GraphPad Prism software version 9.0 (GraphPad Software, La Jolla, CA, USA) was used to generate the Kaplan–Meier survival curves. The Kaplan-Meier method was used to estimate DFS rates. Continuous data are expressed as the median (range). Count data are expressed as frequencies and percentages. The differences of relapse and non-relapse cases in age, tumor size, surgery procedure and follow-up time were compared using Mann–Whitney U test or one-way ANOVA test in SPSS software (version 25.0; IBM, Armonk, NY). Statistical significance was determined by p < 0.05.


Clinical and pathological characteristics

Between January 2012 to December 2022, a total of 35 children and adolescents with BOTs experienced surgeries in our hospital. 34 patients conducted FSS met the inclusion criteria and were included in the current study. Eight patients first underwent FSS at other hospitals and underwent a second FSS at our hospital following recurrence. Table 1 summarizes the patient characteristics. The median age at the first surgery was 17 (range, 3–19) years, and 97.1% (33/34) of cases occurred after menarche. Of the patients, 47.1% (16/34) presented with only abdominal distension or a mass on examination, 23.5% (8/34) presented with only abdominal pain, 5.9% (2/34) presented with both abdominal distension and pain, 8.8% (3/34) presented with abnormal uterine bleeding (AUB), and 14.7% (5/34) reported no symptoms. All patients were FIGO stage I, with 76.5% (26/34) in stage IA, 5.9% (2/34) in stage IB, and 17.6% (6/34) in stage IC. The BOTs were classified into 28 (82.4%) mucinous BOTs (MBOTs, 6 with intraepithelial carcinoma), five serous BOTs (SBOTs) and one seromucinous BOT. The median size of BOTs was 20.4 (range, 8–40) cm, as determined by imaging: 3 (8.8%) were < 10 cm, 10 (29.4%) were 10–20 cm, 6 (17.6%) were 20–30 cm, 10 (29.4%) were ≥ 30 cm in size, and 5 (14.7%) did not have measurement data available. MBOTs usually present as large multi-cystic unilateral masses. And the computed tomography (CT) and surgical specimens of a MBOT patient are shown in Fig. 1A–C. The main histological features of SBOTs include the low-magnification appearance of multiple papillary structures and mild to moderate epithelial complexity. The preoperative images and intraoperative gross specimen charactered with multiple papillary structures were shown as Fig. 2A-C. Most tumors were unilateral; the left ovary was involved in 22 cases (64.7%), and the right ovary was involved in 10 cases (29.4%). Two patients (5.9%) had bilateral tumors. As for the preoperative imaging, CT examination was evaluated in 18 cases, magnetic resonance imaging (MRI) examination in 1 case, ultrasound examination in 7 cases (including 1 case also performed Positron Emission Tomography-Computed Tomography), 8 cases were not available. 69.2% (18/26) used CT as the modality of preoperative imaging evaluation. The preoperative carcinoma antigen (CA) 125 level was elevated in 58.3% (14/24) of patients in which tumor markers were assessed (range, 4.5–445.9 U/mL).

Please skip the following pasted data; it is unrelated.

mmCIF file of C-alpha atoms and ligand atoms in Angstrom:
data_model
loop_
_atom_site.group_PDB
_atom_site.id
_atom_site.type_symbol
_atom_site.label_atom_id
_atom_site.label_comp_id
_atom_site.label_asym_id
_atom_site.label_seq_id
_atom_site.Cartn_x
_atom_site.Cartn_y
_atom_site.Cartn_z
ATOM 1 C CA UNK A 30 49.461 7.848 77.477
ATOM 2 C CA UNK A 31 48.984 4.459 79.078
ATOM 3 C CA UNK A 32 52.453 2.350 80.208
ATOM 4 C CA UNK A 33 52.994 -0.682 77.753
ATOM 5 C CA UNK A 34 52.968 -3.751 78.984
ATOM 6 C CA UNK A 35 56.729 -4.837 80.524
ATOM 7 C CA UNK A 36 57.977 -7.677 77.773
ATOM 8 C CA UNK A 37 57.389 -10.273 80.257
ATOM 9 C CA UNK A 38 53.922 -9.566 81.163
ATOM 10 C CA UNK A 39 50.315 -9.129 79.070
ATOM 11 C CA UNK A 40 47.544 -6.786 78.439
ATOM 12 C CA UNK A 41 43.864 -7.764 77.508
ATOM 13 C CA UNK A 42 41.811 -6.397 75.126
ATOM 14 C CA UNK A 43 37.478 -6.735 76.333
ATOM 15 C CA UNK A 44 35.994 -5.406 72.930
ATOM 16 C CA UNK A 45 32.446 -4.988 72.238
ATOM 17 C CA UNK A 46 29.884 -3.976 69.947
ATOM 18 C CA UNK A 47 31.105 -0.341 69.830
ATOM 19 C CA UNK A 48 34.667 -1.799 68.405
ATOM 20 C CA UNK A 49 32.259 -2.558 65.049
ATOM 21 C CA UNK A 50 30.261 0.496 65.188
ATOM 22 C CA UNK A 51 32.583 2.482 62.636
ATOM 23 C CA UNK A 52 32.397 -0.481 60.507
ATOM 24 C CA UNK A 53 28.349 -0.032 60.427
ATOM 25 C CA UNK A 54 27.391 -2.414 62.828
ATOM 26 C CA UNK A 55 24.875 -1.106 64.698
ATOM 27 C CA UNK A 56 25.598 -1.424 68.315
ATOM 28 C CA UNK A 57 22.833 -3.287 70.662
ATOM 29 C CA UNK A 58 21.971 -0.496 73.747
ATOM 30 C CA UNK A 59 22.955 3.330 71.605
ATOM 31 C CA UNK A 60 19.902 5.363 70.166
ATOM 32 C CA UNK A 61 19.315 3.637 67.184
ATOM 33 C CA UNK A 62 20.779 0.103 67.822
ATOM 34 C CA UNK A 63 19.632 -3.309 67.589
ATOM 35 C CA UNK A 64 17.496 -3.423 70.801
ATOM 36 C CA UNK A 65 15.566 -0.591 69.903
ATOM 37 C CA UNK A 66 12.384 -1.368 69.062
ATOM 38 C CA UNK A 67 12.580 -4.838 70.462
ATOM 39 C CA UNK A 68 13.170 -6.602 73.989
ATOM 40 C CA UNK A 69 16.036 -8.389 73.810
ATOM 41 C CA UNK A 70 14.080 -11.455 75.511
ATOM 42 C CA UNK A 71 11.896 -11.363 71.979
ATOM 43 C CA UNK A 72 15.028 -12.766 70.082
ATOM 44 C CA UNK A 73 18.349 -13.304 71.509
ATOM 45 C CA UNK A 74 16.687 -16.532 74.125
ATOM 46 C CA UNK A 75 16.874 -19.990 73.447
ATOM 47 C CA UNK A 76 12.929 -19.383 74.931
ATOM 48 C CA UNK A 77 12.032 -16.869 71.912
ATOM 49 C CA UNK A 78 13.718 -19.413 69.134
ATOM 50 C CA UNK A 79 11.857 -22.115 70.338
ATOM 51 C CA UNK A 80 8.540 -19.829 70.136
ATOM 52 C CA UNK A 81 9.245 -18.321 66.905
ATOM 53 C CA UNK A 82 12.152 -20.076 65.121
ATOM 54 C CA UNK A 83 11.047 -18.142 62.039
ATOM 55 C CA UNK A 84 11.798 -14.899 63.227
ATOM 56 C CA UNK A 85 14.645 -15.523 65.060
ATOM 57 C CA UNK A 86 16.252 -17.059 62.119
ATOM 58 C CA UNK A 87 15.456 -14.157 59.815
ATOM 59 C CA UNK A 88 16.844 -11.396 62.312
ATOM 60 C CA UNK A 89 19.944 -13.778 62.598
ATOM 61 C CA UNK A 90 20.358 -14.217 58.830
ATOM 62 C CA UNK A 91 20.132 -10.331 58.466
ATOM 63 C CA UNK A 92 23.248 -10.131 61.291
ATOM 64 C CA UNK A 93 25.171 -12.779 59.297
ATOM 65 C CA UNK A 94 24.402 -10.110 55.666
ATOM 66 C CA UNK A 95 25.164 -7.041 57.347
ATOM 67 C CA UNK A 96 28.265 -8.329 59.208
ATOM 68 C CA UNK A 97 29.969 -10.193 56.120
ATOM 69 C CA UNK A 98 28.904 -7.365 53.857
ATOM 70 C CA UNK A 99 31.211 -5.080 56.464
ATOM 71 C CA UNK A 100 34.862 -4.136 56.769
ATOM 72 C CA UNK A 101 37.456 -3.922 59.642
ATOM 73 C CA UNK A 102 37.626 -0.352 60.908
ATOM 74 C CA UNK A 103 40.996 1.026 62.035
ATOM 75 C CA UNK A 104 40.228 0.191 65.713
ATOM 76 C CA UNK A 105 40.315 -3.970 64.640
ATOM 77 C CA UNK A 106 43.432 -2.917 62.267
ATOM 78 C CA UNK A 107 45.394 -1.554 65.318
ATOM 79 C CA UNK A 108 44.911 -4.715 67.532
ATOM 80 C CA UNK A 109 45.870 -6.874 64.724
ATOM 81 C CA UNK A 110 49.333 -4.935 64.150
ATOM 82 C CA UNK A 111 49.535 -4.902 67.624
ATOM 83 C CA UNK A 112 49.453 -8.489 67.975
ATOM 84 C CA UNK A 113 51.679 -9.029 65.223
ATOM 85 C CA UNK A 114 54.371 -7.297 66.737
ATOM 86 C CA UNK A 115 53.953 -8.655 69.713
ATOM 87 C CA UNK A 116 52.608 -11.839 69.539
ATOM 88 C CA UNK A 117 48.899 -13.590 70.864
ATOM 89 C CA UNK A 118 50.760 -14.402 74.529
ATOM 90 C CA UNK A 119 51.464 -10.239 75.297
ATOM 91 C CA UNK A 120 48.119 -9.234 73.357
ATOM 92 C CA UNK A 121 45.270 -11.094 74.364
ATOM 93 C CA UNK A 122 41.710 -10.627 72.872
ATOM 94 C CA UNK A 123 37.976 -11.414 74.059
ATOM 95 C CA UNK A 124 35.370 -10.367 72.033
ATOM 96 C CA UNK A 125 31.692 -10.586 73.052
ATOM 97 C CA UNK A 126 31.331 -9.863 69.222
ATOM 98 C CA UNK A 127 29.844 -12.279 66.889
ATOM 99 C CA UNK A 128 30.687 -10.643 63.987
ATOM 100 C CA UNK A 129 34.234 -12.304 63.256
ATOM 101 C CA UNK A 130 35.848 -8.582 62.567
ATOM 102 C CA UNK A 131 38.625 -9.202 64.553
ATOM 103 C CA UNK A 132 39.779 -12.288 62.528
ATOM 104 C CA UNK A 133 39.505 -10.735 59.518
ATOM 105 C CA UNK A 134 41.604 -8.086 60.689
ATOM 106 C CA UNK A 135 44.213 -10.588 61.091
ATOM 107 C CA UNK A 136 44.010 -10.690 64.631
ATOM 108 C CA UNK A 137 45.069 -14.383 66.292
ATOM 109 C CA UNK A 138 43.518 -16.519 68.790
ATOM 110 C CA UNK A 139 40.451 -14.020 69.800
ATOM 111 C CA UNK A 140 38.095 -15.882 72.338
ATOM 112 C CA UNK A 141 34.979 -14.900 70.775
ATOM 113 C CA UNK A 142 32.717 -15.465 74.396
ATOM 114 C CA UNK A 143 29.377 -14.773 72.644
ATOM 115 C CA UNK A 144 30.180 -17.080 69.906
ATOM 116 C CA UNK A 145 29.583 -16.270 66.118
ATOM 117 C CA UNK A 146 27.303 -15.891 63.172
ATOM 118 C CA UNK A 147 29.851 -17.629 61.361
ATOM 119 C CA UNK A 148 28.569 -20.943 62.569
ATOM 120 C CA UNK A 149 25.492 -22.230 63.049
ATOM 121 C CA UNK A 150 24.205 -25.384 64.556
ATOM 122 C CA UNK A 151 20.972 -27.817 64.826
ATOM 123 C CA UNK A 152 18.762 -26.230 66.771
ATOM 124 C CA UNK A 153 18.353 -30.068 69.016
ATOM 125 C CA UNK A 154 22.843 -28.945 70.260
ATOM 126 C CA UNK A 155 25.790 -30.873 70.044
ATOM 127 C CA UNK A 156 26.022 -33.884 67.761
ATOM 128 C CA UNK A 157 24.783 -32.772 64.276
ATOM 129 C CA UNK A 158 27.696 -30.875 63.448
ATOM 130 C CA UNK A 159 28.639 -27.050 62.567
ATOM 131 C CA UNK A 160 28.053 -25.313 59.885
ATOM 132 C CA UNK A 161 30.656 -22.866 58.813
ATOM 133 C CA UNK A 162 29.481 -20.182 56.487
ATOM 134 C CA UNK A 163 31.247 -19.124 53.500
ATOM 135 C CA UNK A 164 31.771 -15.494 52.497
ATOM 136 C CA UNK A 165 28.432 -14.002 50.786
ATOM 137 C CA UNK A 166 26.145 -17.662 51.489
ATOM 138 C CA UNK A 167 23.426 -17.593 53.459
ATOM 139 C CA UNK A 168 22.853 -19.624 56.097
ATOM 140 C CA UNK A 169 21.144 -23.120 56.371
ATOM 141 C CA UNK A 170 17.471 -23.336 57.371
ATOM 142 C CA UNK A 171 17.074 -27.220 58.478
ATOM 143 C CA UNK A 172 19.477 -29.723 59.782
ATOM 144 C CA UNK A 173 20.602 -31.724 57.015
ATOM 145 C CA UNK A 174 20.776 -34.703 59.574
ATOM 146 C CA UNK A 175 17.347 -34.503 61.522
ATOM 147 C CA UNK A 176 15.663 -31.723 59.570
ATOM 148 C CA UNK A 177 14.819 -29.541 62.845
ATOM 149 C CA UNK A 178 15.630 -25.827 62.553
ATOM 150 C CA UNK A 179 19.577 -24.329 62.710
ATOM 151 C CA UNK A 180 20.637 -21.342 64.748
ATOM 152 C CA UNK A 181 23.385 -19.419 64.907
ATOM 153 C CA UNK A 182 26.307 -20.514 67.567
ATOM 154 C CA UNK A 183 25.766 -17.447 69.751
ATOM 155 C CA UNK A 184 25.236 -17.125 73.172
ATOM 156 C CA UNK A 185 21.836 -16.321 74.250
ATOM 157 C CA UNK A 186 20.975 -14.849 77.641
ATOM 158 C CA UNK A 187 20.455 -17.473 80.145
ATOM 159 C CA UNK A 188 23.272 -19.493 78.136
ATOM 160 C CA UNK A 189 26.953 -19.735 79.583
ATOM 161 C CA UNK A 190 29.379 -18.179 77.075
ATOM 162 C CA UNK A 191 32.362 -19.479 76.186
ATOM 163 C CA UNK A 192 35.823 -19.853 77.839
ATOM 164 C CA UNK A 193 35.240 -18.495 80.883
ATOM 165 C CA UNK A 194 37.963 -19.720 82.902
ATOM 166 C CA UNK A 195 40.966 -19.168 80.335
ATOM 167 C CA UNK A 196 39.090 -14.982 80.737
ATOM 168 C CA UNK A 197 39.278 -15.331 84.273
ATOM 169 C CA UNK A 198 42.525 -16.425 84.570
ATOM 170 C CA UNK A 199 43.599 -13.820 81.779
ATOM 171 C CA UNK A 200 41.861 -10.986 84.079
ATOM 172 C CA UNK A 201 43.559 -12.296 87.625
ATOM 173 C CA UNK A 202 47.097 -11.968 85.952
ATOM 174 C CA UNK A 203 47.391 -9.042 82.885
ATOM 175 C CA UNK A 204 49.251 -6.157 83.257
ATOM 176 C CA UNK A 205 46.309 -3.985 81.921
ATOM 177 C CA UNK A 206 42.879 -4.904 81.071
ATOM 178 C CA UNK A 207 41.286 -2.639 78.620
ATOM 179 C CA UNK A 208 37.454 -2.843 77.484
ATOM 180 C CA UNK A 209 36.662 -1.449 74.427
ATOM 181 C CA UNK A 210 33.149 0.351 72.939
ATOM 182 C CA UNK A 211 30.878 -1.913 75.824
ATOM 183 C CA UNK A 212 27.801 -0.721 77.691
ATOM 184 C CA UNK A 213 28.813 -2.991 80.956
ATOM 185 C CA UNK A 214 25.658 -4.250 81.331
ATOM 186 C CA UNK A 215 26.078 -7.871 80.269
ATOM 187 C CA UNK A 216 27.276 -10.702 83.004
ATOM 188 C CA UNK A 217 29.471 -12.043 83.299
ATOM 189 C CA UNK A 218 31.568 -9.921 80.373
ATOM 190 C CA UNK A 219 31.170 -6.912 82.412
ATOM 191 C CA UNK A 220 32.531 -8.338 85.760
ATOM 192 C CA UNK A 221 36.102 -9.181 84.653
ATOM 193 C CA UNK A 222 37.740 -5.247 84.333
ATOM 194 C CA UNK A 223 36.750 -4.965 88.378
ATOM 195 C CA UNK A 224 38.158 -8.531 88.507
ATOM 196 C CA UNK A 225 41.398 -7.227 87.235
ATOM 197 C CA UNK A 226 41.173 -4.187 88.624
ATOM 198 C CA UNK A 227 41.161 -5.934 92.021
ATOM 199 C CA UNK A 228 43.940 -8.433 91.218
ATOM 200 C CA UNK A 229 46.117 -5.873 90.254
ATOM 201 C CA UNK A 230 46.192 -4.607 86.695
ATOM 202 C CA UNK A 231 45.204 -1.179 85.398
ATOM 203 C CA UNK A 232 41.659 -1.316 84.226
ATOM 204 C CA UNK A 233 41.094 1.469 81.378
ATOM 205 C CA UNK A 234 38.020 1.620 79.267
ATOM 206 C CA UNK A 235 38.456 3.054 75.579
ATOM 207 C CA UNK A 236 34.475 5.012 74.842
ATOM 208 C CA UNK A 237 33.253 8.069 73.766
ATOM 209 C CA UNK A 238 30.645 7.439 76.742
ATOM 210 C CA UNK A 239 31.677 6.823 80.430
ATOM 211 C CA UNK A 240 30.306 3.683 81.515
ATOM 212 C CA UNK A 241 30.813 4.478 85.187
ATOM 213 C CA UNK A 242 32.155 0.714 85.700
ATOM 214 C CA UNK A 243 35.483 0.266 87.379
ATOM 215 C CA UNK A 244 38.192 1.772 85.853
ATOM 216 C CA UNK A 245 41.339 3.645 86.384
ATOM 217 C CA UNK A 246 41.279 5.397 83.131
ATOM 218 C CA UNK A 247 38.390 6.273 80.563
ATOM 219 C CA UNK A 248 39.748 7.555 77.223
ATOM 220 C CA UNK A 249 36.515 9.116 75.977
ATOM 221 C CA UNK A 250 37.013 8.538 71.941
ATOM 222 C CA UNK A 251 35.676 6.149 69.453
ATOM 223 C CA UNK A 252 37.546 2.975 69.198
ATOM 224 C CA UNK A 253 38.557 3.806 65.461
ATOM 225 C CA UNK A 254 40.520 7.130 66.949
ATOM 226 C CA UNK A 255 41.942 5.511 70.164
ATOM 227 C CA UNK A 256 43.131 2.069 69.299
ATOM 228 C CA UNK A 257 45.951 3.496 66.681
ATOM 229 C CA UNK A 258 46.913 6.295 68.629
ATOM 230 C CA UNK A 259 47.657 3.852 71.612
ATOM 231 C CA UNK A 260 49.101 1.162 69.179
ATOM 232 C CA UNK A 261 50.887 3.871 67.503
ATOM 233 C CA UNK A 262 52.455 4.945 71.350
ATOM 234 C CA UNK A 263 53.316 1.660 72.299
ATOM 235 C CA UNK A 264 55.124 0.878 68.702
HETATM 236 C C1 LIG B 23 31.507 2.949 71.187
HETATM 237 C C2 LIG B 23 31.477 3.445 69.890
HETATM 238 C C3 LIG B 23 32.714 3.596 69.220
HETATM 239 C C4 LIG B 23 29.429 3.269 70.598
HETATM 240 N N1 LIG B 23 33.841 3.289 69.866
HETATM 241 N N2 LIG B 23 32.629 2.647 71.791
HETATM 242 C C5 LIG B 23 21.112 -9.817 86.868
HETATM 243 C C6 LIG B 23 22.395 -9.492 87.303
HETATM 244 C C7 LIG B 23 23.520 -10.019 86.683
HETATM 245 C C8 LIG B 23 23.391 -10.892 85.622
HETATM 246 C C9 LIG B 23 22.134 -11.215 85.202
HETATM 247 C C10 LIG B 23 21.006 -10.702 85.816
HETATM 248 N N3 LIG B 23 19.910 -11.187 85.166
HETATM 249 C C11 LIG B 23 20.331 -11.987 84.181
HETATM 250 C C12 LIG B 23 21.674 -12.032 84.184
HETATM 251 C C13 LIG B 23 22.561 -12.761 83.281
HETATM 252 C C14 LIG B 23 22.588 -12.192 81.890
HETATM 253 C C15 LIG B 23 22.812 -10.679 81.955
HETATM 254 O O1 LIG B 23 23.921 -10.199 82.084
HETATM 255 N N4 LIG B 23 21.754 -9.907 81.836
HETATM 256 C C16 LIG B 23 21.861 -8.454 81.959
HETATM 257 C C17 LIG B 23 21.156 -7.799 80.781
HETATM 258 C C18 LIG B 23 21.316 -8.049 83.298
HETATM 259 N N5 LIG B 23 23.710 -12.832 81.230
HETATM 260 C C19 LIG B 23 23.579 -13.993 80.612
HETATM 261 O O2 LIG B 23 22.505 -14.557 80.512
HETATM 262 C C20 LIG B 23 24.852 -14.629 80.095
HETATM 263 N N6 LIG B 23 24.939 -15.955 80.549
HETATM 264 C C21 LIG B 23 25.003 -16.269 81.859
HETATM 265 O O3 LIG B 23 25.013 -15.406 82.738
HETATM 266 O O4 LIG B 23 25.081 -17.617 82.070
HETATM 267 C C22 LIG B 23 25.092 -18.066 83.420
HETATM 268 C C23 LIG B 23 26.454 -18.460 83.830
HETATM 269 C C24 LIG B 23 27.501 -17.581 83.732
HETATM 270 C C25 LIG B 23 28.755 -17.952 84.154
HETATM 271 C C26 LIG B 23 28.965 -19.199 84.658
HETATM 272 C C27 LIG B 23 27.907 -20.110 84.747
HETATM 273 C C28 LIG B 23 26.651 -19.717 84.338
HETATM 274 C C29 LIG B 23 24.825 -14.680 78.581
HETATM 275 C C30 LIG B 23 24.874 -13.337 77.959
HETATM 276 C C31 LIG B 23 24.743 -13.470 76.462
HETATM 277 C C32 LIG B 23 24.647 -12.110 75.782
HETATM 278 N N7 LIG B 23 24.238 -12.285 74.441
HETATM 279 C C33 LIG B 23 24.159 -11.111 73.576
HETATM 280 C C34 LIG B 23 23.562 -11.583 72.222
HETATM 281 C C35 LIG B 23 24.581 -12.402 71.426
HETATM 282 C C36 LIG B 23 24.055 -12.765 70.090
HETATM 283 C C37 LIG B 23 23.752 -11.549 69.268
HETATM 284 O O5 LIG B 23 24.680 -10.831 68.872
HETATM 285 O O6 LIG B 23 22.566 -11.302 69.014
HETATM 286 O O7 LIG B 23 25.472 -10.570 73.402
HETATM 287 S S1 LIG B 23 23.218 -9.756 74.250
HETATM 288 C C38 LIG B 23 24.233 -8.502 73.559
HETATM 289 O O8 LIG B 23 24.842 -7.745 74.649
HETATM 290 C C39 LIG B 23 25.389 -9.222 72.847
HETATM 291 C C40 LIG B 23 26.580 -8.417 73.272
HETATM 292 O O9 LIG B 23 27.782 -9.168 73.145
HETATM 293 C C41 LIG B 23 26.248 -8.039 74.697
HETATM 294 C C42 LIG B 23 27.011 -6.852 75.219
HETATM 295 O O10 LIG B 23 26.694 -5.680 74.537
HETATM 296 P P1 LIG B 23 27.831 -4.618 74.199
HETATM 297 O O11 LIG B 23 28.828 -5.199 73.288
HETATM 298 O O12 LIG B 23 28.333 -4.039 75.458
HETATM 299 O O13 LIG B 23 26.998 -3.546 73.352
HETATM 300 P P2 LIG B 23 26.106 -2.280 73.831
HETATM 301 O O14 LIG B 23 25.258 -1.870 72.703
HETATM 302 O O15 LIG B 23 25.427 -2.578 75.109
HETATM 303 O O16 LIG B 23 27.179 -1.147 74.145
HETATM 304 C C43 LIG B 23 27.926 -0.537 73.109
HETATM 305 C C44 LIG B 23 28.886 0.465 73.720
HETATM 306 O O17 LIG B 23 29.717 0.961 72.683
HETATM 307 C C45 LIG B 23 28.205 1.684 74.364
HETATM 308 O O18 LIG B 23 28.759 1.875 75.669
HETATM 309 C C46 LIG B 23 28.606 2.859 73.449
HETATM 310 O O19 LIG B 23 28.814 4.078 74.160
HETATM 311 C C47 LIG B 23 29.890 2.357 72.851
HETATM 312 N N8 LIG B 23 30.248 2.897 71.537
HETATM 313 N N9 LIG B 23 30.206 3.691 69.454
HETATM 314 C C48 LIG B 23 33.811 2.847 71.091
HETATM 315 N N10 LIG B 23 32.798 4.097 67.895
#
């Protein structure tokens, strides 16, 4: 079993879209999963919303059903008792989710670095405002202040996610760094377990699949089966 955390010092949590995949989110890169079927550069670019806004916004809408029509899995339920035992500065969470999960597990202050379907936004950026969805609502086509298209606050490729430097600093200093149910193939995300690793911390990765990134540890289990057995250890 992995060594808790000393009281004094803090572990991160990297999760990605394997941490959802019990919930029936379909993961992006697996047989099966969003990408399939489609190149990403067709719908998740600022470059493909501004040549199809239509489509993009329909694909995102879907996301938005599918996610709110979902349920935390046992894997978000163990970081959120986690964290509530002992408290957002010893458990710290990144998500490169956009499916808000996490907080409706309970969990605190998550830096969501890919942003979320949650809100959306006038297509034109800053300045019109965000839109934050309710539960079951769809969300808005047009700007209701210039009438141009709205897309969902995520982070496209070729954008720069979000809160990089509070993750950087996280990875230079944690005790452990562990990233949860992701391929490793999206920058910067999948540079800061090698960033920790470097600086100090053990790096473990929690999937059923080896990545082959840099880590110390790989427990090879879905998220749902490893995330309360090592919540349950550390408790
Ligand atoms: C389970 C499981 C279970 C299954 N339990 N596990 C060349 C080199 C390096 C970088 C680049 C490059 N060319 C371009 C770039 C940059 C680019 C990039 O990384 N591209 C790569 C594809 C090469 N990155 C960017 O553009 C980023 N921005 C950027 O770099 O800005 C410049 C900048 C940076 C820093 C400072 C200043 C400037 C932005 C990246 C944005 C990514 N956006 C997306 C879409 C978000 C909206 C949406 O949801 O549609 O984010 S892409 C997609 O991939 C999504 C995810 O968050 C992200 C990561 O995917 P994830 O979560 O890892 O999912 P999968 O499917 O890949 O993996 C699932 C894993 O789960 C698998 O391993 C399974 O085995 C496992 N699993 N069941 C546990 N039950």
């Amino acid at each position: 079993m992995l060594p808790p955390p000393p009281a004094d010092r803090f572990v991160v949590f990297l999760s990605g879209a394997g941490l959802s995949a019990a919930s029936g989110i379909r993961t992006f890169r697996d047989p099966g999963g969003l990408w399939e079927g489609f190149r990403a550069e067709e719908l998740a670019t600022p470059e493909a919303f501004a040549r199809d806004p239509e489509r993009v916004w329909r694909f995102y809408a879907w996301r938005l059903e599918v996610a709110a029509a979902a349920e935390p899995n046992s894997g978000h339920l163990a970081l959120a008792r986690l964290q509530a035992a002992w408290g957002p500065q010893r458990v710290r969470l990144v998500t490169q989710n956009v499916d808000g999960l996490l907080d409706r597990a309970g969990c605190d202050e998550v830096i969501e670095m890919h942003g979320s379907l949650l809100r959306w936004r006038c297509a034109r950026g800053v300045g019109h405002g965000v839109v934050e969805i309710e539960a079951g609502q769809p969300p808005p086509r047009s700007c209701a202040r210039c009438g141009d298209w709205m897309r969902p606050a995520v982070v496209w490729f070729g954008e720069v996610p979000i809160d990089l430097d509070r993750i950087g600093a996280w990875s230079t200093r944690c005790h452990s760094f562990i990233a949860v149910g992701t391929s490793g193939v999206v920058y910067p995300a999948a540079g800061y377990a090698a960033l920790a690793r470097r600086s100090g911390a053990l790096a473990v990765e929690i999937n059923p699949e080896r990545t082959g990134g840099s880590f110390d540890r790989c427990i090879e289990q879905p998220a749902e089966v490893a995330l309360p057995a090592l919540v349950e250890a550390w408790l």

Table 1 Demographic and clinicopathologic patient characteristics
Fig. 1
figure 1

Images and surgical specimens of a representative patient with MBOT. A, the coronal image of CT; B, the axial image of CT; C, Overview of the resected mass. (MBOT, mucinous borderline tumor; CT, computed tomography)

Fig. 2
figure 2

Images and surgical specimens of a representative patient with SBOT. A, the axial image of MRI; B, ultrasound image of SBOT with typical micropapillary features. C, Overview of the resected mass. (SBOT, serous borderline tumor; MRI, Magnetic Resonance Imaging)

Surgical and oncological outcomes

Table 2 shows the surgical management and prognosis of the patients. All patients underwent FSS through open (23/34; 67.6%) or laparoscopic (11/34; 32.4%) surgery: 14 patients (41.2%) underwent UC and 18 (52.9%) underwent USO; of the two patients with bilateral tumors, one underwent BC (2.9%) and one underwent USO + CC (2.9%). Seven patients (20.6%) underwent comprehensive surgical staging. Omentectomy, appendectomy, and pelvic lymphadenectomy were performed in 7 (20.6%), 14 (41.2%), and 1 (2.9%) patient, respectively. Of the 14 patients who underwent appendectomy, 13 (92.9%) had MBOT, and the one patient who underwent pelvic lymphadenectomy had MBOT with intraepithelial carcinoma. Another patient with MBOT and intraepithelial carcinoma received three cycles of paclitaxel and carboplatin after FSS. Fast frozen sections were analyzed in 20 of 34 (58.8%) cases, of which 13 (38.2%) showed consistency with paraffin pathology. In the 17 cases of MBOTs in which fast frozen sections were analyzed, 10 cases (58.8%) showed consistency with paraffin pathology. Frozen sections were obtained from three patients with SBOT, and in all cases these were consistent with paraffin pathology. Two patients were pregnant, and one patient had embryos frozen after FSS.